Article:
Judge Christopher Kulik is still trying to figure out how they got tryptophan onto the DVD.
Our review of Bliss, published April 11th, 2003, is also available.
"The highest degree of artistry…a feast for the eyes, ears and mind!"—KC Online
An eye-opening introduction to Turkish cinema, Mutluluk, aka Bliss, is a treasure waiting to be discovered. Winner of six Golden Orange Awards (the Turkish equivalent of the Oscars); Bliss is a smoldering drama of tradition, loyalty, and sacrifice. It also presents a scathing picture of how different Eastern and Western Turkey are in terms of family control and women's rights; punctuated by stunning images, rich storytelling, and spiritual enlightenment. If anything, the gallons of praise showered on Bliss so far are very accurate.
Beautiful, 17-year-old Meryem (Ozgu Namal) is found dazed and semi-conscious along a river bank. Her father is convinced Meryam has been robbed of her chastity, which doesn't make her a victim, but a prisoner. She now has a choice on whether to confess to being a harlot, or be executed by one of the family members. Since Meryam refuses to explain what happened, the father chooses her cousin Cemal (Murhot Han, in a superb film debut), a war veteran who seeks acceptance into Meryem's family, to carry out the murderous deed.
Cemal takes Meryem on a boat headed for Istanbul. Once there, he orders Meryem to plunge to her death, yet saves her life in a state of confusion. Cermal isn't fully convinced Meryem is a "whore," however he knows full well the consequences if he doesn't carry out his mission. Not knowing where to go, they ingratiate themselves with a retired professor named Irfan (Talat Bulut) who is travelling by boat to nowhere in particular. As Cermal begins to trust and like Meryem more and more, her father forms a posse to hunt them down.
Bliss has the flow of a good book and, in fact, it's based on a book by Zulfu Livaneli, who also contributed the score. Livaneli is a film director but, for some reason, he gives the reigns to Abdullah Oguz, who manages to tell the story through pictures as well as dialogue. Once we get to know Cermal and Meryem as characters, the film wastes no time in detailing their journeys, both physical and emotional. There is an ultra-smooth, almost effortless quality here. Best of all, the story doesn't go off on unnecessary tangents; the one exception is the introduction of a bikini babe who joins the others on Irfan's boat for a temporary amount of time. I'm not sure what her purpose was, and she was gone before I could really question it.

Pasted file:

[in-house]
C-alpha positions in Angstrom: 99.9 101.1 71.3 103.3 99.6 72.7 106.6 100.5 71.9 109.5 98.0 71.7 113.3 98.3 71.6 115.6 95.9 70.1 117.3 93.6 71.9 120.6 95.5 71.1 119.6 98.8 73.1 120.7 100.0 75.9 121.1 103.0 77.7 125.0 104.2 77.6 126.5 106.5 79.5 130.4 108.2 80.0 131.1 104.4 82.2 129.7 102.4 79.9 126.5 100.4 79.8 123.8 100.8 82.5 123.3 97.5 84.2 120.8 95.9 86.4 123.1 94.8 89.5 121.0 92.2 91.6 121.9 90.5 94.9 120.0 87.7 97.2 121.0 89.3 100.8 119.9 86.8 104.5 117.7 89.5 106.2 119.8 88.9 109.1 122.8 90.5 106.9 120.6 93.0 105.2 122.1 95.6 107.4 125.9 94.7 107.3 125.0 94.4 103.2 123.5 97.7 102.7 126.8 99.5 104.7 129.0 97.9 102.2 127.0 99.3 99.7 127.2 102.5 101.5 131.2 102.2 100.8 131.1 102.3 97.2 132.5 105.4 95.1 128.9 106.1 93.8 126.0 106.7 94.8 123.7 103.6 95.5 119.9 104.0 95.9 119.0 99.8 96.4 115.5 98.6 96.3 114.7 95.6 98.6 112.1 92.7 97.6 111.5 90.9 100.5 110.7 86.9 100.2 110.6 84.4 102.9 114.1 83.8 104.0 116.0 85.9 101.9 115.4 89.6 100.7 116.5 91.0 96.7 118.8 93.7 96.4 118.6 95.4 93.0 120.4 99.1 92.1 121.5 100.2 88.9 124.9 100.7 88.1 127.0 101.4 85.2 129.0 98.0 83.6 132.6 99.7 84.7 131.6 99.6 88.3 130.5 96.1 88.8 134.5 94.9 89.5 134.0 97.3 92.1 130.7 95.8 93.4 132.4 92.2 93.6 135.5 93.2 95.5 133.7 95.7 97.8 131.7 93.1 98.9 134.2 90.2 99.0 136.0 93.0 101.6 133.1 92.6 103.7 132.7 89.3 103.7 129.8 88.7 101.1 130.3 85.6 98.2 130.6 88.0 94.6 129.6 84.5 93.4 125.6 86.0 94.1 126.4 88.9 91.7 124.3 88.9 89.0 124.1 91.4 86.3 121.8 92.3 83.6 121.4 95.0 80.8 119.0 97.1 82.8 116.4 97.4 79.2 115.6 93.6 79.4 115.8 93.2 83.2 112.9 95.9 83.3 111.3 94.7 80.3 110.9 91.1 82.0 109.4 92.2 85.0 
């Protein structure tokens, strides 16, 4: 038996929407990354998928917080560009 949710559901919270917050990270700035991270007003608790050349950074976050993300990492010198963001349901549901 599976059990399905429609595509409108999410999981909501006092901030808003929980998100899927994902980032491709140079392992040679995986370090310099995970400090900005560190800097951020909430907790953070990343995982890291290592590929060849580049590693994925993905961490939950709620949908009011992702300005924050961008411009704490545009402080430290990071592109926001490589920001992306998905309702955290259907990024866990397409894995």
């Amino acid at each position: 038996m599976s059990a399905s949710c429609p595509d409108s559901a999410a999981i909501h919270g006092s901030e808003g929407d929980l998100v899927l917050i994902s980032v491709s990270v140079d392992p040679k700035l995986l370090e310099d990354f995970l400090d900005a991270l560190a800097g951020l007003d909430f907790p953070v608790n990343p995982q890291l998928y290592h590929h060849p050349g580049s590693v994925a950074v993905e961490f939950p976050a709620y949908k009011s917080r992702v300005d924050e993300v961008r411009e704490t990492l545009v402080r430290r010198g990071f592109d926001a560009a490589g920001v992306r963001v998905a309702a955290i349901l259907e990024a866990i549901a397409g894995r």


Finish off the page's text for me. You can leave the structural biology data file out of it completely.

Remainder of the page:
Admittedly, Bliss flirts with being a travelogue at times. The photography by Mirshad Hirovac is positively breathtaking, as it shows all of the natural wonders Turkey has to offer, yet never loses focus of the story and characters. The opening images of Meryem on the river bank have the power to grab you by the scuff of the neck, and her family plight only increases our sympathy. Meryem lives in one of those villages where women are still treated as second-class citizens, expected to give up one's chastity only after they are married. The first acts sets up this situation exquisitely, never falling prey to cheap manipulation. Once the story settles into Act II, with Meryem and Cermal joining Irfan on his boat, the narrative calms down to pay attention to how these characters change. The story does slow down a bit for this development, but it's crucial so the climax can be as nail-biting as possible.
What's also rewarding are the performances by the three leads. Namal, who is actually 31 years old, is especially compelling as the tragic heroine. Bulut also scores highly as Meryem's eventual father figure. Han has perhaps the most difficult role, as he's torn between family loyalty and embracing modern-day Turkish customs. Regardless, the three create strong impressions, all hard to shake off.
First Run Features gives Bliss an adequate DVD, although they are still neglecting to include tech specs on the packaging. The anamorphic image is sheer perfection, beautifully capturing Turkey's serene, sumptuous landscapes without an ounce of grain. The print also boasts bright colors, exceptional flesh tones, and rock-solid black levels. This is without a doubt one of the best prints First Run has ever produced, with the stereo track providing lovely ambience between the environmental sounds and Liveneli's score.
Unfortunately, the extras are fairly second-rate. Firstly, we get brief biographies of both Oguz and Livaneli. The former has only directed three films and, purportedly, he single-handledly created the music video industry in Turkey! We also have a brief advertisement for Livaneli's book (complete with quotes by American critics), a behind the scenes photo gallery (consisting of 11 images in all), and some production notes. It's not much, but all are worth checking out once.
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